Money

Millennial who saved up to $3,400 a month to get out of debt says this mentality helped her spend less

Guen Garrido

Guen Garrido paid off nearly $70,000 worth of debt by picking up a side hustle, limiting her spending and adhering to the debt repayment strategy popularized by money expert Dave Ramsey: the "snowball method." But the 32-year-old also became debt free by changing her mindset, she tells CNBC Make It.

Specifically, she says, “I focused on being grateful for what I already had.” And it helped.

"Especially in this day and age, with social media, you compare yourself to other people — you see where they are traveling and what they have, so you are tempted to compete with them and have the same things and buy more things,” Garrido says.

Indeed, as one study found, social media can have a significant impact on spending habits, particularly those of millennials: 90 percent of millennial respondents said social media creates a tendency to compare their own wealth or lifestyle to that of their peers.

About 60 percent of young people reported feeling "inadequate" about their own life because of something they saw on social media, like gadgets or vacations. And, as a result, 57 percent say they parted with money they hadn't planned to spend.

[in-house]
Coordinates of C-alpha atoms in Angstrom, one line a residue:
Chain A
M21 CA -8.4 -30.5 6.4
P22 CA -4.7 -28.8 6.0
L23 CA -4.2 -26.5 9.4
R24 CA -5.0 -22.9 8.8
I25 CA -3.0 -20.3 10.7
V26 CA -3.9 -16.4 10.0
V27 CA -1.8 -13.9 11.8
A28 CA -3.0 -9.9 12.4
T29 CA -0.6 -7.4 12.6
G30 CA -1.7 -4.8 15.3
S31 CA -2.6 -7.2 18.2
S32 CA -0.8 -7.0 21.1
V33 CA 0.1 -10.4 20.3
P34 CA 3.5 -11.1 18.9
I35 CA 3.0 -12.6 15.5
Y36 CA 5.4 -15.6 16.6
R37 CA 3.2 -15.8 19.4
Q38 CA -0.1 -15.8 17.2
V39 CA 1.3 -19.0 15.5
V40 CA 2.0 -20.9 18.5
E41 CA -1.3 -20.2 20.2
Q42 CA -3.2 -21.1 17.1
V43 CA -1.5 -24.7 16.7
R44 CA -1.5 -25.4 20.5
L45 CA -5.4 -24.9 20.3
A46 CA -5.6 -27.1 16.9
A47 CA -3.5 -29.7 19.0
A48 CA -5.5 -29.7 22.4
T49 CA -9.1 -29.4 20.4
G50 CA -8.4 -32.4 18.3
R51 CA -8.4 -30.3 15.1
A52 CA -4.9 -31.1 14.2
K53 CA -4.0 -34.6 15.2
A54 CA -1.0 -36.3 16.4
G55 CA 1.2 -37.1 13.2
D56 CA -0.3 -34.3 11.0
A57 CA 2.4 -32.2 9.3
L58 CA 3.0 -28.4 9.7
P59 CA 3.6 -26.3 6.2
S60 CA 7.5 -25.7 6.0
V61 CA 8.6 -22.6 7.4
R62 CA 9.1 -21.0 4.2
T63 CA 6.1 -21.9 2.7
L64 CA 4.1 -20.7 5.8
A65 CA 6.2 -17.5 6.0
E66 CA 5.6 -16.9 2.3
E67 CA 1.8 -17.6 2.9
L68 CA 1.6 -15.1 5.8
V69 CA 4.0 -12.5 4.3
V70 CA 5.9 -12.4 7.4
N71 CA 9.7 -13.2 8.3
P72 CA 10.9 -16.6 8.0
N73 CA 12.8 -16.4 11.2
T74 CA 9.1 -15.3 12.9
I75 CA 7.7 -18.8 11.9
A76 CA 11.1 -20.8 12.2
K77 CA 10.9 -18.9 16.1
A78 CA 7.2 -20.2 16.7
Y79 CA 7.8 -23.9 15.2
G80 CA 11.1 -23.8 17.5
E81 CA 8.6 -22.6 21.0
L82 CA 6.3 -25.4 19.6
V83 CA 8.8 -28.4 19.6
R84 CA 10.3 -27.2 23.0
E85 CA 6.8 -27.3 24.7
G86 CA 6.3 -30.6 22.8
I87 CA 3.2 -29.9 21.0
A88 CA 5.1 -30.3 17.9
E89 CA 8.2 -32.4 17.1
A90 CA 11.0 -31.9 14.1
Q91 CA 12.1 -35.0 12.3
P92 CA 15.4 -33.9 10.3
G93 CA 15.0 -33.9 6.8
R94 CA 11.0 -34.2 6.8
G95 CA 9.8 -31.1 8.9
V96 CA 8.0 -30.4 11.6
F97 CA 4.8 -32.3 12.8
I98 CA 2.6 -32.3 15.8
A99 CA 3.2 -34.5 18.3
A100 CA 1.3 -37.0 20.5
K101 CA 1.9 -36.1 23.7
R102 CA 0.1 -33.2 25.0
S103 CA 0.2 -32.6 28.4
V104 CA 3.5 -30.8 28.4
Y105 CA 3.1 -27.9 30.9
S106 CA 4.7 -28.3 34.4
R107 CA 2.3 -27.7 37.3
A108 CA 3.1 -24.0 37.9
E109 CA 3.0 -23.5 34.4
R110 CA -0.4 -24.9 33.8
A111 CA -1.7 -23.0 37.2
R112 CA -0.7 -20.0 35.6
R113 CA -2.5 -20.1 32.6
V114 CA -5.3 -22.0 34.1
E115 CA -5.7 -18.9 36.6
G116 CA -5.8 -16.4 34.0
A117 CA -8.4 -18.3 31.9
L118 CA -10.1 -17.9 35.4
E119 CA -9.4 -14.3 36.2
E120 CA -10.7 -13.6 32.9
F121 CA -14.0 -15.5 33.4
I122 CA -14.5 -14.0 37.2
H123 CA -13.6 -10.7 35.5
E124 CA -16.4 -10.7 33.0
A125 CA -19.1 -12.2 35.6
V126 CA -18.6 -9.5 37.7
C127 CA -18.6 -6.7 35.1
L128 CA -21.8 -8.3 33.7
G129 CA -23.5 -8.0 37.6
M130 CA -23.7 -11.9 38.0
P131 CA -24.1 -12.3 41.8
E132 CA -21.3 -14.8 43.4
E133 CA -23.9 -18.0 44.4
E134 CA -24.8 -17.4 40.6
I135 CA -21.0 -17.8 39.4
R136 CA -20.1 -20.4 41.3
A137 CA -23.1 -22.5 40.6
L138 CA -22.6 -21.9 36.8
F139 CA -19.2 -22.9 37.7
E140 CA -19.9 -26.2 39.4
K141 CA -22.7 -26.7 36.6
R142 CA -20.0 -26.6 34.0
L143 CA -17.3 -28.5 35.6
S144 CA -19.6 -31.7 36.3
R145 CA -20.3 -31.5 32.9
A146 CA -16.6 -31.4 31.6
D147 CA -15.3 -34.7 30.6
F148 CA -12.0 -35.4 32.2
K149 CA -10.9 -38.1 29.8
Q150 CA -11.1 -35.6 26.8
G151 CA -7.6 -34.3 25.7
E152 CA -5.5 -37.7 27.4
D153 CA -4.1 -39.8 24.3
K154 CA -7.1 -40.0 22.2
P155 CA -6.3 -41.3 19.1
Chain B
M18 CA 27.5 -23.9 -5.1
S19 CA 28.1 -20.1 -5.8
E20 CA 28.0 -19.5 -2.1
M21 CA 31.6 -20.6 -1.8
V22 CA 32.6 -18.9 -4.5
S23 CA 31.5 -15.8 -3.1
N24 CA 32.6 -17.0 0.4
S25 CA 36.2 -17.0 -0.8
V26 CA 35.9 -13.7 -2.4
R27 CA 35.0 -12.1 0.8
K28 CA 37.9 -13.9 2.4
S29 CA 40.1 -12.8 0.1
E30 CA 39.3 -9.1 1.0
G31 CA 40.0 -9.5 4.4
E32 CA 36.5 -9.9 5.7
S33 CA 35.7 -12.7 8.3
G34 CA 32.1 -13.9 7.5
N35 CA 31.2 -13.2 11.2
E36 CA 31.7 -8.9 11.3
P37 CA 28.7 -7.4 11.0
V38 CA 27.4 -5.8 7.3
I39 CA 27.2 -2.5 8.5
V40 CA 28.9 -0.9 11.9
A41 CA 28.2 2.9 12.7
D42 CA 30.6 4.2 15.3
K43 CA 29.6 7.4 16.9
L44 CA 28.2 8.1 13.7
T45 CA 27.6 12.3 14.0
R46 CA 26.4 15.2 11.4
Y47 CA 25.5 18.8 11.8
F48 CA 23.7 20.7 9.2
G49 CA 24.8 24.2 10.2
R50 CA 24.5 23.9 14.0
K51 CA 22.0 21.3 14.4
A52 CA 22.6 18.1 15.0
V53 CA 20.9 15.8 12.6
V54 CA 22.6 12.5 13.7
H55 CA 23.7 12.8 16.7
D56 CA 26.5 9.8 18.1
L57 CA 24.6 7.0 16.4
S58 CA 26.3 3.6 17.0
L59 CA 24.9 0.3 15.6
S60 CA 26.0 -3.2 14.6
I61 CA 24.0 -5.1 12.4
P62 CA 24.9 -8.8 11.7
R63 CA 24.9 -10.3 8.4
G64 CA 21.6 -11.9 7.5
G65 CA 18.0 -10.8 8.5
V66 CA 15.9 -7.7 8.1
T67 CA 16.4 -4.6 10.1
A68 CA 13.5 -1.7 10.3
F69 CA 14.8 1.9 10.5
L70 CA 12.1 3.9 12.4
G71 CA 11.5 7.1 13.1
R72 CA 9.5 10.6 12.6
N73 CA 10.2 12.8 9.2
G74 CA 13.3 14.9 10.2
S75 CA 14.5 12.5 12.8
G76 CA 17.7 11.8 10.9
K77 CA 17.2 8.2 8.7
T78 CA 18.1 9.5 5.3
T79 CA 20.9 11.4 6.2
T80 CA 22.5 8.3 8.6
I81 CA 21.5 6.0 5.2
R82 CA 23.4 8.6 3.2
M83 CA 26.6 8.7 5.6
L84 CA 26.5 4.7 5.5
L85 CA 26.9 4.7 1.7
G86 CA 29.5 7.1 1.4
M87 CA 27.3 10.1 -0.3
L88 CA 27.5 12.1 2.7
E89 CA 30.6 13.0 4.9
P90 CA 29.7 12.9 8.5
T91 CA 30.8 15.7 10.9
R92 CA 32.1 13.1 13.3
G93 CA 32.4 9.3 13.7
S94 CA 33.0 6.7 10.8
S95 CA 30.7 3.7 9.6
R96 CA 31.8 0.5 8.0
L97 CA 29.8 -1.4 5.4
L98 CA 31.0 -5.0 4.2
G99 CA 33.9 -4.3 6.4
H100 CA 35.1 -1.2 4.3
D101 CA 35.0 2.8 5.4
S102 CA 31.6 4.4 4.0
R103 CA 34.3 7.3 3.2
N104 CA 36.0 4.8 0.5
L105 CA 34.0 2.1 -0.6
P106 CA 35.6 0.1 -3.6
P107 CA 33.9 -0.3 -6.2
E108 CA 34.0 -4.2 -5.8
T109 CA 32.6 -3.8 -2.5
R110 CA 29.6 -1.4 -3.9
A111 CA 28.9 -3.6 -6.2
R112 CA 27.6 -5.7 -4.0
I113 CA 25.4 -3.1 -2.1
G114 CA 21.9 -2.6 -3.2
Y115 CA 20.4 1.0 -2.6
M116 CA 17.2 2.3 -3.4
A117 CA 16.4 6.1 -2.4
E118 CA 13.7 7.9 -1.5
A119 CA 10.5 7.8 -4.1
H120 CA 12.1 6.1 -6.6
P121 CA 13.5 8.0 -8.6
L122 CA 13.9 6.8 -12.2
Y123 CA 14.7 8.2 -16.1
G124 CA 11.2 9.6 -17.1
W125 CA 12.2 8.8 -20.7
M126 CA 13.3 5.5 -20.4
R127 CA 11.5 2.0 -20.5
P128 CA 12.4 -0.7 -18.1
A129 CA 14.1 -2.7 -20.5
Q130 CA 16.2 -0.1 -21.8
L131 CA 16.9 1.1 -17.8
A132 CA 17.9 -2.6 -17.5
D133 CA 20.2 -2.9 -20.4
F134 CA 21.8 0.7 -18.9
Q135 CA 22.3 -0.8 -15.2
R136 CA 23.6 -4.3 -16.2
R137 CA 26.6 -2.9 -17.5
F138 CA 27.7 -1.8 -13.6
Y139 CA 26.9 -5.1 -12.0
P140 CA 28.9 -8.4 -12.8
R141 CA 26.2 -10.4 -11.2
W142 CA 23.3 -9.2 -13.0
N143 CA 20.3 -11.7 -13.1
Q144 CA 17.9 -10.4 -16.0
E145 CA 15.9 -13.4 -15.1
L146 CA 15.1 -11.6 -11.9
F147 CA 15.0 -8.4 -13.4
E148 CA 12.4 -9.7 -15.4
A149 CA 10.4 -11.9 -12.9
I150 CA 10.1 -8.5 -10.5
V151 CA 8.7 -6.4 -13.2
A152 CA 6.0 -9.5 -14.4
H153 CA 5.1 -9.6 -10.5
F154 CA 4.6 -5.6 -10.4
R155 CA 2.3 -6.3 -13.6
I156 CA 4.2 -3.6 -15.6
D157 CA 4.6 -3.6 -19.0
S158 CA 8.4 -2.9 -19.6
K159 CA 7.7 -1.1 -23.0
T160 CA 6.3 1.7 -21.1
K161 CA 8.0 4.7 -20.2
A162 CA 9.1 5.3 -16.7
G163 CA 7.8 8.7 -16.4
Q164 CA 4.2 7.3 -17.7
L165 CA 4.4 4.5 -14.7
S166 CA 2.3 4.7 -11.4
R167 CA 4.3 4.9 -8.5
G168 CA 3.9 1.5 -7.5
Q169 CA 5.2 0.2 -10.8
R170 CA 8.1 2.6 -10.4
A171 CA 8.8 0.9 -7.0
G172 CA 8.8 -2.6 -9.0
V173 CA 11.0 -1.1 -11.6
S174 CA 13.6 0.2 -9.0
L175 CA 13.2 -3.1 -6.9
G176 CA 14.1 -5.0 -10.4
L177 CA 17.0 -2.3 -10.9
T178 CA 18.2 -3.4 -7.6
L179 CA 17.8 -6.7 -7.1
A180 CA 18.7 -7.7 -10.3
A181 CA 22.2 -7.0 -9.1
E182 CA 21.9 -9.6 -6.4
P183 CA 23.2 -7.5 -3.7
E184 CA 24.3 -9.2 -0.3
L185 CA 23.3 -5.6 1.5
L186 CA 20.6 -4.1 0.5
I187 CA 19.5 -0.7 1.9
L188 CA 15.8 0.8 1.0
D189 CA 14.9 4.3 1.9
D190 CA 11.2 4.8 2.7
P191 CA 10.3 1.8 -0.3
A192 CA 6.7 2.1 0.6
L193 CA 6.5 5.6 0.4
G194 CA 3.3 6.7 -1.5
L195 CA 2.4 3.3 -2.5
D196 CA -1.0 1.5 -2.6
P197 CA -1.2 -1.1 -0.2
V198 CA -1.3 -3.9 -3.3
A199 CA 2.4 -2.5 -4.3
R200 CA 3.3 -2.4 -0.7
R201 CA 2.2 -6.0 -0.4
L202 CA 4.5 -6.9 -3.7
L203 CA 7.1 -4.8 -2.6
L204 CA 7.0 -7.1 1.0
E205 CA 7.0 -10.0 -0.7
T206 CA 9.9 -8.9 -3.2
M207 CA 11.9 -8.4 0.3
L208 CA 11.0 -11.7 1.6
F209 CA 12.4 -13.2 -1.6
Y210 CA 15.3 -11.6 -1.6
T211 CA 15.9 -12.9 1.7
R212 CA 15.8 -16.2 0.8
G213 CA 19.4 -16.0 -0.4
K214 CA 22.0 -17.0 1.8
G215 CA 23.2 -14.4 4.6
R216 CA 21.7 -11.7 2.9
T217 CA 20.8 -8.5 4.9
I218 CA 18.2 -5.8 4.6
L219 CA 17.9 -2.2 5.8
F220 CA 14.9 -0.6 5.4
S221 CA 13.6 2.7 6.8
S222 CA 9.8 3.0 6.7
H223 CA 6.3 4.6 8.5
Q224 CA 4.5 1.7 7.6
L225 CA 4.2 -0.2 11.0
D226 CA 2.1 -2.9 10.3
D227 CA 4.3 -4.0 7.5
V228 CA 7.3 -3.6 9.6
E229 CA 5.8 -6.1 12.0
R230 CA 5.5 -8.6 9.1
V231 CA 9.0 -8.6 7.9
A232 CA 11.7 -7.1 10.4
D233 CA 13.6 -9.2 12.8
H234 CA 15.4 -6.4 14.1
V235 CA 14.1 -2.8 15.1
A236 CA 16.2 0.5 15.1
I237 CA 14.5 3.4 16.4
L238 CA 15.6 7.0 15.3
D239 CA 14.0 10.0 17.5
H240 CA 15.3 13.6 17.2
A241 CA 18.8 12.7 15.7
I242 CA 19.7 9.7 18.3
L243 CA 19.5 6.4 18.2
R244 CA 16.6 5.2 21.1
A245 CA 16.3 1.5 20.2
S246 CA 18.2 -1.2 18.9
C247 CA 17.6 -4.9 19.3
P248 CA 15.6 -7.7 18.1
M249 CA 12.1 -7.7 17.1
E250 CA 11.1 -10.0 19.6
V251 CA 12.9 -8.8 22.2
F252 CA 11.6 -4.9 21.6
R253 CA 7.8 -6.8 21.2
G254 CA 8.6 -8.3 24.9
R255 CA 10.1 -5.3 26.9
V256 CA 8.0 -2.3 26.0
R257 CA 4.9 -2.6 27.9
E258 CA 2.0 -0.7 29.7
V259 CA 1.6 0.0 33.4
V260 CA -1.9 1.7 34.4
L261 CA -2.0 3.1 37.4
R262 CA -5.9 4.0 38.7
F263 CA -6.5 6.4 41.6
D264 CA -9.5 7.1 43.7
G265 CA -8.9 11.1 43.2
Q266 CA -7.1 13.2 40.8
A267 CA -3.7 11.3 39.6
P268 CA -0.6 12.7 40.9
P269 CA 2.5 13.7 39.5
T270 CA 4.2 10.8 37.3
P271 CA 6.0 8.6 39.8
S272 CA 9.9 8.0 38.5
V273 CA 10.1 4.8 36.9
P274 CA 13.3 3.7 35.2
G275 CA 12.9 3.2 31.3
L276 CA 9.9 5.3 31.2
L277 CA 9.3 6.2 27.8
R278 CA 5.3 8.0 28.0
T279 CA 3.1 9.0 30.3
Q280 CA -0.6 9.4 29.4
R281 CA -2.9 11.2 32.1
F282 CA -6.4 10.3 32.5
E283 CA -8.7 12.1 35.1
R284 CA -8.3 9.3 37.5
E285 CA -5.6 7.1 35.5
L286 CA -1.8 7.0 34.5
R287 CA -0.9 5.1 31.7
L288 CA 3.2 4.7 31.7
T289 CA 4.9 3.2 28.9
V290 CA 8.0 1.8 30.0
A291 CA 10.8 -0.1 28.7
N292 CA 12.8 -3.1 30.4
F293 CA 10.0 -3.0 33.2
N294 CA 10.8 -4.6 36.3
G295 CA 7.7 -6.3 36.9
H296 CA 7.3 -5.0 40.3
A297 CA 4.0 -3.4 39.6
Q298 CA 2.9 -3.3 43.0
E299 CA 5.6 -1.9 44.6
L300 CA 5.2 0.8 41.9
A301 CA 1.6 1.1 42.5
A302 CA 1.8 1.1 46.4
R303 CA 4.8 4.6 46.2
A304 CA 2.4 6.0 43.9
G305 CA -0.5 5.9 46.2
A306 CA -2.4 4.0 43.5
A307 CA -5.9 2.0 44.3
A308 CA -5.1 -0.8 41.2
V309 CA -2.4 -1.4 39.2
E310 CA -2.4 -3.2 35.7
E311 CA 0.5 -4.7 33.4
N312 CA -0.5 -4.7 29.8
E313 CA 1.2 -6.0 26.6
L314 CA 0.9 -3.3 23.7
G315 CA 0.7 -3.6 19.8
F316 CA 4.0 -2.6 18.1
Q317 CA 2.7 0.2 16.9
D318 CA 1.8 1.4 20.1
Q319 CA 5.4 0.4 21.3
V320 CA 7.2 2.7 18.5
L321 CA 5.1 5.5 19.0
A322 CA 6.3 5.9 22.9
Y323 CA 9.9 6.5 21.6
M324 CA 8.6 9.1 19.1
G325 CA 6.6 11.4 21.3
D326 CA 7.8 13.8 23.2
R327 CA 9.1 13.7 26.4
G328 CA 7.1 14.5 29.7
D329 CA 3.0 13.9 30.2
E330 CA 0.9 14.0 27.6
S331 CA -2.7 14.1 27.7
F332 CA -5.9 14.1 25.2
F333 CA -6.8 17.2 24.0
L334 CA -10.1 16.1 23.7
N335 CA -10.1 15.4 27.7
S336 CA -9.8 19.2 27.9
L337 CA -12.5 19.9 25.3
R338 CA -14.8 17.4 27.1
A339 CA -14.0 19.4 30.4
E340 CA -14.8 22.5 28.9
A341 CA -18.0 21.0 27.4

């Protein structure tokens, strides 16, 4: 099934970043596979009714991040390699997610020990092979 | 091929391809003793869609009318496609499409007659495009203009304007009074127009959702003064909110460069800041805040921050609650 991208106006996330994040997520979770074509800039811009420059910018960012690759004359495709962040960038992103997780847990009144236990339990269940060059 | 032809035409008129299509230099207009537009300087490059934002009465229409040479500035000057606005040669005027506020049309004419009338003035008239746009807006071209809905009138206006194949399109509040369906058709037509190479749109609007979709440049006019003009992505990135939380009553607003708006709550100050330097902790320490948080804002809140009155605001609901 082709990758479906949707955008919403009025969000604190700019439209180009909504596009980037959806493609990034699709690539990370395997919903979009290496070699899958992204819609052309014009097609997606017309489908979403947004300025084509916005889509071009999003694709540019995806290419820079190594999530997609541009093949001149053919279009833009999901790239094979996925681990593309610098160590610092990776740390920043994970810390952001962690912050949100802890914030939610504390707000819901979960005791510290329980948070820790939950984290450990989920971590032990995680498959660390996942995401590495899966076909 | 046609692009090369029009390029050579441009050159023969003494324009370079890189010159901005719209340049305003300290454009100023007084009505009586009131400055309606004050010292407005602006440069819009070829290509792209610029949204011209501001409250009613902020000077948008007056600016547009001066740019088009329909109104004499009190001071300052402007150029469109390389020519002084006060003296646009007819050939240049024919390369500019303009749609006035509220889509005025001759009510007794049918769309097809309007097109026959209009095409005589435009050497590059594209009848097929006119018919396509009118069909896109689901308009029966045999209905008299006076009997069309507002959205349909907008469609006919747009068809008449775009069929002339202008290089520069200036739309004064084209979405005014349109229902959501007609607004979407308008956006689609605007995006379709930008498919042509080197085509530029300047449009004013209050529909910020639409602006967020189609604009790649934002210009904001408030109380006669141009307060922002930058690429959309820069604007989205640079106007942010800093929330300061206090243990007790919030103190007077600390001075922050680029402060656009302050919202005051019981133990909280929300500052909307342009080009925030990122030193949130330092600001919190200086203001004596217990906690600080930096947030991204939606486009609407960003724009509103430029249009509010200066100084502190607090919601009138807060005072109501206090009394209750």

Even more alarming, about 40 percent of millennials are going into debt just to keep up with their friends.

Over the three years and three months she spent tackling her debt, Garrido put an average of $1,800 a month towards her debt payments and once even made a monthly payment of $3,418. Her advice for anyone who wants to save more and spend less is to focus on being appreciative for what you already have: “I found that, when you put yourself in a place of gratitude, you feel content and you don't have to have all that stuff and then you just work on yourself.”

Derek Sall, who eliminated $116,000 worth of debt before age 30, agrees. For him, the key to saving money started with changing his mentality and realizing that he didn't need to keep up with the Joneses.

The No. 1 way he found to avoid comparing his situation to anyone else’s was to avoid social media altogether, he tells CNBC Make It: "The best tip I can give is just live your own life. The best way to just live simply and be content is just to turn it all off and hardly pay attention to it at all. Because that's what gets people in the most trouble. They see, 'Oh, my friend went on this great vacation, and I wish we could do that!'"

Like Garrido, he focuses on how full his life is without new and often unnecessary things. "It's easier for me now, just realizing how much fun I'm having without having all that stuff," he says. "I don't call myself a minimalist, but I realized that the more and more stuff you have, it almost makes you less happy."

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